There will surely be few people who will mourn the demise of Apple’s music social network Ping.
That the ‘walled garden’ within iTunes didn’t “gain traction”, as CEO Tim Cook put it in July, is little surprise.
It offered a poor user experience within iTunes’ familiarly clunky interface, with little reason for visiting. Bands more often than not used it as a somewhat perfunctory news feed and this, combined with Ping’s small and unenthusiastic audience, meant it felt like a slow-moving, neutered network.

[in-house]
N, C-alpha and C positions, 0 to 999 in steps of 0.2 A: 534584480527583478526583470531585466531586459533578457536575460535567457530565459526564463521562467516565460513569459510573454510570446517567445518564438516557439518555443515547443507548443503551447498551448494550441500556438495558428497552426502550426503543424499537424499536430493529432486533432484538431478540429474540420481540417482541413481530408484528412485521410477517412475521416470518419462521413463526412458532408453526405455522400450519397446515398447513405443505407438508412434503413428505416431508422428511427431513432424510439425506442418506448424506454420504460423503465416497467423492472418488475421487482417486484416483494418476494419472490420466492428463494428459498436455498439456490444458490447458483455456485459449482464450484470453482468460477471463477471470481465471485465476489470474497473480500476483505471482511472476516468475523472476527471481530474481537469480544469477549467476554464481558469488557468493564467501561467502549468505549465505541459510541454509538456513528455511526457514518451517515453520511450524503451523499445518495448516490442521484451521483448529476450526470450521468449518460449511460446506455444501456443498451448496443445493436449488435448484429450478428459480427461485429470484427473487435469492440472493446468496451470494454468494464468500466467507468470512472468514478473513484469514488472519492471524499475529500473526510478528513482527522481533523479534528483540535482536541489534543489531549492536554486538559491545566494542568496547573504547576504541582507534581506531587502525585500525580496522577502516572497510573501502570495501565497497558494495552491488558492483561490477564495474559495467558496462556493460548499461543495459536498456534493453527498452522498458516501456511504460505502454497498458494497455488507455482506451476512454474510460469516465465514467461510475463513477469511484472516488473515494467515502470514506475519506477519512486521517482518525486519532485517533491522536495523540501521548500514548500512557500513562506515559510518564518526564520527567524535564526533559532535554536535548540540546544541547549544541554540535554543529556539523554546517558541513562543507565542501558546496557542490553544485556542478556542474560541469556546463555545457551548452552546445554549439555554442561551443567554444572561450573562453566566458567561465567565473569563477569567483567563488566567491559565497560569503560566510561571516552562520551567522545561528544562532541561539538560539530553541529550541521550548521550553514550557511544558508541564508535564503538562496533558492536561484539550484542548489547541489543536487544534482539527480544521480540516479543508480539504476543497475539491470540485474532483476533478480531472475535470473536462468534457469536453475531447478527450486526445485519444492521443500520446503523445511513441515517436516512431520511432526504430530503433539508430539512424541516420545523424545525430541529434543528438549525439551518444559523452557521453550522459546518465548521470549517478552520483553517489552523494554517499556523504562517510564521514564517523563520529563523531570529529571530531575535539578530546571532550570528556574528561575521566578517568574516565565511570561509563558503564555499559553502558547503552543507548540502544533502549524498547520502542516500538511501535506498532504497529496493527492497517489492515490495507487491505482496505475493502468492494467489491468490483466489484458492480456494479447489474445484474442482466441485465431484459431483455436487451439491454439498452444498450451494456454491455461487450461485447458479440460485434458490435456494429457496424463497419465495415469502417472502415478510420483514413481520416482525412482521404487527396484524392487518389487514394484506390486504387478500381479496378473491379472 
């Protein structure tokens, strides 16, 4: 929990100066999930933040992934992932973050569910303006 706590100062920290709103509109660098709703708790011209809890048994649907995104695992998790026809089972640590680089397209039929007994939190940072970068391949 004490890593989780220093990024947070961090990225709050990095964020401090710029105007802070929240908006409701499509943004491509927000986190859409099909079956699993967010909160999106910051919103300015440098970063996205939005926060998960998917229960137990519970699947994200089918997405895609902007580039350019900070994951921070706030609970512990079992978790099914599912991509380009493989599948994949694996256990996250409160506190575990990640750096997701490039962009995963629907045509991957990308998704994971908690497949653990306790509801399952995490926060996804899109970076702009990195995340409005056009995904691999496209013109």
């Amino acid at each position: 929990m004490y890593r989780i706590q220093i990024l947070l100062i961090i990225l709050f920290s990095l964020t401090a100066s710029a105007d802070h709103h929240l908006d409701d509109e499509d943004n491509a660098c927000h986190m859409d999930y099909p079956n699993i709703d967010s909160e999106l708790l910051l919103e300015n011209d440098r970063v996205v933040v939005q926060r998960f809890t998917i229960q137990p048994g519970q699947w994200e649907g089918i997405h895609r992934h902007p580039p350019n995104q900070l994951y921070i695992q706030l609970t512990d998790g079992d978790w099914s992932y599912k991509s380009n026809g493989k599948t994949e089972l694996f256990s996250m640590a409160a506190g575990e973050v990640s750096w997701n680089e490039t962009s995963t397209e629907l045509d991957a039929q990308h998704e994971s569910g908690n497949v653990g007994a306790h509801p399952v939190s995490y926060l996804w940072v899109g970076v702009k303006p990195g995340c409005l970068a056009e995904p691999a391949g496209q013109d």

More importantly Apple failed to see, or acknowledge, that Twitter and Facebook users were already using those social networks to talk about music (along with, perhaps, everything else under the sun).
Therein lays one of the lessons from this. It’s not impossible to establish niche online communities, but it’s easier to do so if they are formed within established social networks with large user bases.